Girls can be taught a confidence mindset, to persevere through failures and setbacks in pursuit of their goals. When their self-image is unchained, and their self-confidence unleashed by shifting their thinking from a “fixed mindset” to a “growth mindset,” girls become unstoppable change agents. By teaching girls in an entrepreneurial setting, we help them to welcome failure, to learn from their mistakes and to stand up proudly with confidence in themselves.
Often, VentureLab girls who learn entrepreneurial skills go on to emerge from their protective shells and to develop and present products to their surprised parents who’ve never seen their daughters demonstrate such remarkable confidence! The girls’ transformations are inspiring, and astonishing to anyone still inclined to underestimate a young girl.
Our motivation to teach girls an entrepreneurial mindset and can-do skills is not only about gender equity, but our nation’s future. Our global leadership depends to a great extent on the ability of our entrepreneurs to create companies and jobs out of innovations in technology. That is the genius of our economy, but also its vulnerability. We cannot become complacent. We need new, young, courageous, growth-minded entrepreneurs—men and women—to start and build the businesses of the future.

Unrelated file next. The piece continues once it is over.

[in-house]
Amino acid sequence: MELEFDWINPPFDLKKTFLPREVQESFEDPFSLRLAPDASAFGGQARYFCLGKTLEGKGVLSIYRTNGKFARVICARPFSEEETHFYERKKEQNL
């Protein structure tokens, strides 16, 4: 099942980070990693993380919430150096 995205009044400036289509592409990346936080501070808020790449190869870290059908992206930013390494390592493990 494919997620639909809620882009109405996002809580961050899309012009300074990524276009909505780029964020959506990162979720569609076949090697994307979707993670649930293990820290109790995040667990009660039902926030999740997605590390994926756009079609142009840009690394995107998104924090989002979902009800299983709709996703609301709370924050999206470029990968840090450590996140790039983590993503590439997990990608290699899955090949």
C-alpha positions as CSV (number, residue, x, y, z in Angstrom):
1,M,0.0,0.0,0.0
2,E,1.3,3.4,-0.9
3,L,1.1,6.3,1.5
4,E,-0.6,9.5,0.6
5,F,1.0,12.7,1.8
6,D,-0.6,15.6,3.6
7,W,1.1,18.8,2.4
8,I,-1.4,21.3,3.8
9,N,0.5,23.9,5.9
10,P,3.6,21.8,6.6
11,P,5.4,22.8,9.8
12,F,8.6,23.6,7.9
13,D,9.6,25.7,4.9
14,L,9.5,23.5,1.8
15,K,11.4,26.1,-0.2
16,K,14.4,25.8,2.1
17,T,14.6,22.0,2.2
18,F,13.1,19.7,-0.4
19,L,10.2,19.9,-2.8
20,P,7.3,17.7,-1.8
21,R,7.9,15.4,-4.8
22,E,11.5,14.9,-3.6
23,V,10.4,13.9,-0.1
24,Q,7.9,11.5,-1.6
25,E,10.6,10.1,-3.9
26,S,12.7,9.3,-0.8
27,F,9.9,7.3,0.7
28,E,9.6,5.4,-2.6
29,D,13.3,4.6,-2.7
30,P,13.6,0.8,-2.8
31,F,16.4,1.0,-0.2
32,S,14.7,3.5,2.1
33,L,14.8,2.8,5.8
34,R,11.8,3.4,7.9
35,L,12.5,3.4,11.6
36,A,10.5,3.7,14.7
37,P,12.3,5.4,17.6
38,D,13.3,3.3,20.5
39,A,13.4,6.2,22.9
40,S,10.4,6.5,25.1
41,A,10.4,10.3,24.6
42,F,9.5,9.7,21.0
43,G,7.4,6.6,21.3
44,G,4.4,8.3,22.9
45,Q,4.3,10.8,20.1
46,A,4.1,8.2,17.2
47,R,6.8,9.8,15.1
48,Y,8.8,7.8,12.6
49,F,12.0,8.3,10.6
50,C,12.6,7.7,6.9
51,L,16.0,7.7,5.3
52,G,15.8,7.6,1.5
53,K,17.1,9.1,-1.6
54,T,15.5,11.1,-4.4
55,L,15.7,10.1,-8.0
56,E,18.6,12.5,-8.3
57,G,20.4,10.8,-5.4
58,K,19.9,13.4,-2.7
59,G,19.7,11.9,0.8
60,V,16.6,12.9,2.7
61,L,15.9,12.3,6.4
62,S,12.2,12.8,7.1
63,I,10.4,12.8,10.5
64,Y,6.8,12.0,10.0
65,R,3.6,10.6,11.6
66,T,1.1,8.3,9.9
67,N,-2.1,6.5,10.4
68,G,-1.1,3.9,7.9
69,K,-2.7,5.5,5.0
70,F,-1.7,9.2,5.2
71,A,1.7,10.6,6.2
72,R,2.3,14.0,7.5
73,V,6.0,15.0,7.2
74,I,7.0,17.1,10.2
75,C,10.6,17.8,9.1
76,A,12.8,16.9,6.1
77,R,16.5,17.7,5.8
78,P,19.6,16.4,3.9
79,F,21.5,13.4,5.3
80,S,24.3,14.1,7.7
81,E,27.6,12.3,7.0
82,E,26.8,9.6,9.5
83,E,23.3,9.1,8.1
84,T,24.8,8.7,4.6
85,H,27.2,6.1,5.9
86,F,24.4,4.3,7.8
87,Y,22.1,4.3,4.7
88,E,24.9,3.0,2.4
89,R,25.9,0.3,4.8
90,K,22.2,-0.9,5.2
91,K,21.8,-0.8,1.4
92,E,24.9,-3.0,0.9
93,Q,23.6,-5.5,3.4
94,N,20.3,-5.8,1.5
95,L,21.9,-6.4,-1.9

We need women who instinctively think and act like entrepreneurs in all kinds of endeavors because they have internalized a growth mindset. The growth mindset encompasses success as learning, developing and testing new ideas, solving problems creatively and collaboratively, persevering through setbacks, building grit, gaining deep knowledge, and—most especially for girls—developing confidence. It is less about filling in the correct bubbles on a standardized test, and more about developing students who could write a better test themselves.
Whatever their ultimate calling, every girl can learn to stretch, discover reservoirs of inner strength, gain confidence, and develop a growth mindset—all crucial elements in STEM learning. Girls will have more grit, become wiser with failures, meet role models, cast themselves in new roles, and imagine themselves advancing their innovative ideas.
I believe this so strongly that through VentureLab I am providing an open-source toolkit for parents and educators. Together, let’s equip our daughters with entrepreneurial skills to spark their interest in STEM—and to light the path for those who will become the leaders and entrepreneurs who will create the companies and jobs of the future.
What about you? I’d love to hear your thoughts on how to teach a growth mindset and to foster entrepreneurialism in girls. Thank you for sharing!